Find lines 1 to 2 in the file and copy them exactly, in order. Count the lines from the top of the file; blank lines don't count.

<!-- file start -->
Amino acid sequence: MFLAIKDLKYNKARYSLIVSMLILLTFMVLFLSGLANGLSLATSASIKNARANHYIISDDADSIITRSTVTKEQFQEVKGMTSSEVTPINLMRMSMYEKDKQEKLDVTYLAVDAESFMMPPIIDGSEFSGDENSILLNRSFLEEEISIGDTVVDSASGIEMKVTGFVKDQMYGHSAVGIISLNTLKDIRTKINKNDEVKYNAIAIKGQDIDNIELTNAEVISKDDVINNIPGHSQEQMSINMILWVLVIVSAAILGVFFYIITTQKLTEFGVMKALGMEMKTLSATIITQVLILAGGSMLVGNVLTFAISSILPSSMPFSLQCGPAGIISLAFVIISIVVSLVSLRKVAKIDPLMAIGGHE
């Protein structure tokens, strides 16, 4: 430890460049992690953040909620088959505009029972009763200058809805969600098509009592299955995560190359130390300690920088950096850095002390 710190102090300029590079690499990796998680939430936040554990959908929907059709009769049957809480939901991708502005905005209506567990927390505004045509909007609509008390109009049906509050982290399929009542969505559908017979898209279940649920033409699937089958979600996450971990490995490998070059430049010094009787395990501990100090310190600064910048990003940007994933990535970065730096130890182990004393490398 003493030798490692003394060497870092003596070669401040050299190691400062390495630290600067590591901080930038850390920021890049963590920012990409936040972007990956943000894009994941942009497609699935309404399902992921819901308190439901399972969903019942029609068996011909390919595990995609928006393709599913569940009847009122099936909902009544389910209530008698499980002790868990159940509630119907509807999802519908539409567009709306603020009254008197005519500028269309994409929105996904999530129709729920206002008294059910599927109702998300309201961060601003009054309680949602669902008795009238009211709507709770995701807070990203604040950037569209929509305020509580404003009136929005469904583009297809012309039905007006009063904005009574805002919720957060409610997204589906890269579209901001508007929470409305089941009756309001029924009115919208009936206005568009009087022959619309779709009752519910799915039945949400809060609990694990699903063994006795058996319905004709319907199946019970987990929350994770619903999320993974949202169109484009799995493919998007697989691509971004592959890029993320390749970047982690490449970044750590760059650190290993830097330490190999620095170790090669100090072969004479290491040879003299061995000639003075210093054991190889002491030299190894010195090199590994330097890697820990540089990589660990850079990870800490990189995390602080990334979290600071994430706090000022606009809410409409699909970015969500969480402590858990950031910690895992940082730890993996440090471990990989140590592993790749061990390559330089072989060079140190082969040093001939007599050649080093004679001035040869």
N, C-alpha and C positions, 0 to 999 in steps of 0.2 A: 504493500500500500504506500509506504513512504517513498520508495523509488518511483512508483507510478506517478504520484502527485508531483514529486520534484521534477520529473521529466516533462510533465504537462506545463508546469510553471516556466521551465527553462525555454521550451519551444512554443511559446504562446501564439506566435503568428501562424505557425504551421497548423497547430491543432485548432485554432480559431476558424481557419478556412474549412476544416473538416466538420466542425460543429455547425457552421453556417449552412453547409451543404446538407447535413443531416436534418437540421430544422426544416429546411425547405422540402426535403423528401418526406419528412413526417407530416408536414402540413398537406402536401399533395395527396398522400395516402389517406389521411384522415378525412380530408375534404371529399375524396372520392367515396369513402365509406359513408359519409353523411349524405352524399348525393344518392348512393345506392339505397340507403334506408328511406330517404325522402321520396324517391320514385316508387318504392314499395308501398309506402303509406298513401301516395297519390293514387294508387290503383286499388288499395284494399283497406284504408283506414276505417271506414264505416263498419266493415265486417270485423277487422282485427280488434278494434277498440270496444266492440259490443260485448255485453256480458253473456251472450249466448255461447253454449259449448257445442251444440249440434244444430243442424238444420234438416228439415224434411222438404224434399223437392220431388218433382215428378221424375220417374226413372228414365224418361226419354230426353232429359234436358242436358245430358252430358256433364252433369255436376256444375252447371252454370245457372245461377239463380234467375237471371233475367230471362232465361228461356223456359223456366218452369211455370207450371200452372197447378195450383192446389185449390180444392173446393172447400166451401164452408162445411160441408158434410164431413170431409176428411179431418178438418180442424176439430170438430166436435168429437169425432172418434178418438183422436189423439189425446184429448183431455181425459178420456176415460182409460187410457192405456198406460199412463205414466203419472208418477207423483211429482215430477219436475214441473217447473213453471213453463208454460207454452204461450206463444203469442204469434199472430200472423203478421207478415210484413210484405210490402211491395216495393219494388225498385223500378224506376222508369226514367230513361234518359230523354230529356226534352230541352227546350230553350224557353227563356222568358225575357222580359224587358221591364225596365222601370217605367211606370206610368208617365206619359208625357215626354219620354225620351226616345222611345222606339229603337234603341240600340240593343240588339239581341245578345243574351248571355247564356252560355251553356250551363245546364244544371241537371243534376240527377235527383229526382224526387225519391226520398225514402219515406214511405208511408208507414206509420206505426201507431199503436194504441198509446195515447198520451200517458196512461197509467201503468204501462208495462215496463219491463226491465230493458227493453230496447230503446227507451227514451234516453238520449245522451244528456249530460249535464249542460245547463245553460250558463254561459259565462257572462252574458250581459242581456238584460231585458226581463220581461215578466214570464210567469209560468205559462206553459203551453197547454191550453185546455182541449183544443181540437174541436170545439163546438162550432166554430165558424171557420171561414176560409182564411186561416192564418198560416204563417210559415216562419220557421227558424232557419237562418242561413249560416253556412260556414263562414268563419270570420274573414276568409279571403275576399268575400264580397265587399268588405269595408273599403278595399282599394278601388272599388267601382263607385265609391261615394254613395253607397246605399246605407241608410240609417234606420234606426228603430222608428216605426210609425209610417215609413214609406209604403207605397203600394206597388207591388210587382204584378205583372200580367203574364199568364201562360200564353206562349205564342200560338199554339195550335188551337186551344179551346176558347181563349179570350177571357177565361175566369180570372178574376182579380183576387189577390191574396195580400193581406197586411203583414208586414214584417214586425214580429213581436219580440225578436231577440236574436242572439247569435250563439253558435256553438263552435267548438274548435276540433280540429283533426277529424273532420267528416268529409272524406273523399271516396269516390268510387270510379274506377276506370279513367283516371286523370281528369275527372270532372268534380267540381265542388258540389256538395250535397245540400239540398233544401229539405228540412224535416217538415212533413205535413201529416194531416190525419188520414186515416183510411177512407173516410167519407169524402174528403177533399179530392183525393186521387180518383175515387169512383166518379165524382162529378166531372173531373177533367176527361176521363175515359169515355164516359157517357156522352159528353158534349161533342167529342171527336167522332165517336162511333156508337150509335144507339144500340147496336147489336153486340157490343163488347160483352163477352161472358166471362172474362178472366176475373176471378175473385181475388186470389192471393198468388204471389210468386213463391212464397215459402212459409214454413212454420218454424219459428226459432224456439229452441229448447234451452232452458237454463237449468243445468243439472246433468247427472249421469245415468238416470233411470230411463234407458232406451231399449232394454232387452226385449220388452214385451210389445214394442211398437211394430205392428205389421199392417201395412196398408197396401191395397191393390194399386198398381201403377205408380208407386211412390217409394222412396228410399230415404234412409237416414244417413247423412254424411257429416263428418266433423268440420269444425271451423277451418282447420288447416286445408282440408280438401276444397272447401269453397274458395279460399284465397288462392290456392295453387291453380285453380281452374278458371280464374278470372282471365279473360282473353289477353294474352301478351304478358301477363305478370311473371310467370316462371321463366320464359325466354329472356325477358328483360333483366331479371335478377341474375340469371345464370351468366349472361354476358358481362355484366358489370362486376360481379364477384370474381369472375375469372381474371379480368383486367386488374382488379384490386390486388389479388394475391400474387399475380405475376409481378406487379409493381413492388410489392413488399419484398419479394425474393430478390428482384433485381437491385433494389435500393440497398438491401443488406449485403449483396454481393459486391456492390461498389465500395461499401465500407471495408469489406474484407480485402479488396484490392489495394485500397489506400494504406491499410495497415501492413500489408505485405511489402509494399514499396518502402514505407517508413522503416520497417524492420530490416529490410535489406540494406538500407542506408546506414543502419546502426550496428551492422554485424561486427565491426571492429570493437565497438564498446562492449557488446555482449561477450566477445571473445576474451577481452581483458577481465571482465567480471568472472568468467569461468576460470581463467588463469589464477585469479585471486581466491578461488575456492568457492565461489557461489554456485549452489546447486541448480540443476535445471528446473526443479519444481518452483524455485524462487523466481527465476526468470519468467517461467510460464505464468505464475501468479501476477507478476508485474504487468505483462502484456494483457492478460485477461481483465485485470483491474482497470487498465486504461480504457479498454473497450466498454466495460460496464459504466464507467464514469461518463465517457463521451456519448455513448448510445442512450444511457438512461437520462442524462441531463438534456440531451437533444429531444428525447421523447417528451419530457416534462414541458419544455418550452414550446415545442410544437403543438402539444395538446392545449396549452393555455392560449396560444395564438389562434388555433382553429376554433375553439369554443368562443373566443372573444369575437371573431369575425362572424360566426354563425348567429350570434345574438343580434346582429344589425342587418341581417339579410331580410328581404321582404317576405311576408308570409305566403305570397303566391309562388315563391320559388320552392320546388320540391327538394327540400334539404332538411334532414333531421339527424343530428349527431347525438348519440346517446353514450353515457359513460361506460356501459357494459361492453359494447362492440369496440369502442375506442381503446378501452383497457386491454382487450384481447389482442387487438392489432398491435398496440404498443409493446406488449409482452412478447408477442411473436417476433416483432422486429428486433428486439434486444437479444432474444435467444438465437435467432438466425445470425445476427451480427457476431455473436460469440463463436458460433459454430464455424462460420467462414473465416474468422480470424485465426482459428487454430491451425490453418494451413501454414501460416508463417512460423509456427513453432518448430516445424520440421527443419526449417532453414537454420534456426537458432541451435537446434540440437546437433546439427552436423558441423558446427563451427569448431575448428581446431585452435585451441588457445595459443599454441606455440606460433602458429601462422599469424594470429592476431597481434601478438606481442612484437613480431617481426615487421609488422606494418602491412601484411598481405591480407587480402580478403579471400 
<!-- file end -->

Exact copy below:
Amino acid sequence: MFLAIKDLKYNKARYSLIVSMLILLTFMVLFLSGLANGLSLATSASIKNARANHYIISDDADSIITRSTVTKEQFQEVKGMTSSEVTPINLMRMSMYEKDKQEKLDVTYLAVDAESFMMPPIIDGSEFSGDENSILLNRSFLEEEISIGDTVVDSASGIEMKVTGFVKDQMYGHSAVGIISLNTLKDIRTKINKNDEVKYNAIAIKGQDIDNIELTNAEVISKDDVINNIPGHSQEQMSINMILWVLVIVSAAILGVFFYIITTQKLTEFGVMKALGMEMKTLSATIITQVLILAGGSMLVGNVLTFAISSILPSSMPFSLQCGPAGIISLAFVIISIVVSLVSLRKVAKIDPLMAIGGHE
């Protein structure tokens, strides 16, 4: 430890460049992690953040909620088959505009029972009763200058809805969600098509009592299955995560190359130390300690920088950096850095002390 710190102090300029590079690499990796998680939430936040554990959908929907059709009769049957809480939901991708502005905005209506567990927390505004045509909007609509008390109009049906509050982290399929009542969505559908017979898209279940649920033409699937089958979600996450971990490995490998070059430049010094009787395990501990100090310190600064910048990003940007994933990535970065730096130890182990004393490398 003493030798490692003394060497870092003596070669401040050299190691400062390495630290600067590591901080930038850390920021890049963590920012990409936040972007990956943000894009994941942009497609699935309404399902992921819901308190439901399972969903019942029609068996011909390919595990995609928006393709599913569940009847009122099936909902009544389910209530008698499980002790868990159940509630119907509807999802519908539409567009709306603020009254008197005519500028269309994409929105996904999530129709729920206002008294059910599927109702998300309201961060601003009054309680949602669902008795009238009211709507709770995701807070990203604040950037569209929509305020509580404003009136929005469904583009297809012309039905007006009063904005009574805002919720957060409610997204589906890269579209901001508007929470409305089941009756309001029924009115919208009936206005568009009087022959619309779709009752519910799915039945949400809060609990694990699903063994006795058996319905004709319907199946019970987990929350994770619903999320993974949202169109484009799995493919998007697989691509971004592959890029993320390749970047982690490449970044750590760059650190290993830097330490190999620095170790090669100090072969004479290491040879003299061995000639003075210093054991190889002491030299190894010195090199590994330097890697820990540089990589660990850079990870800490990189995390602080990334979290600071994430706090000022606009809410409409699909970015969500969480402590858990950031910690895992940082730890993996440090471990990989140590592993790749061990390559330089072989060079140190082969040093001939007599050649080093004679001035040869």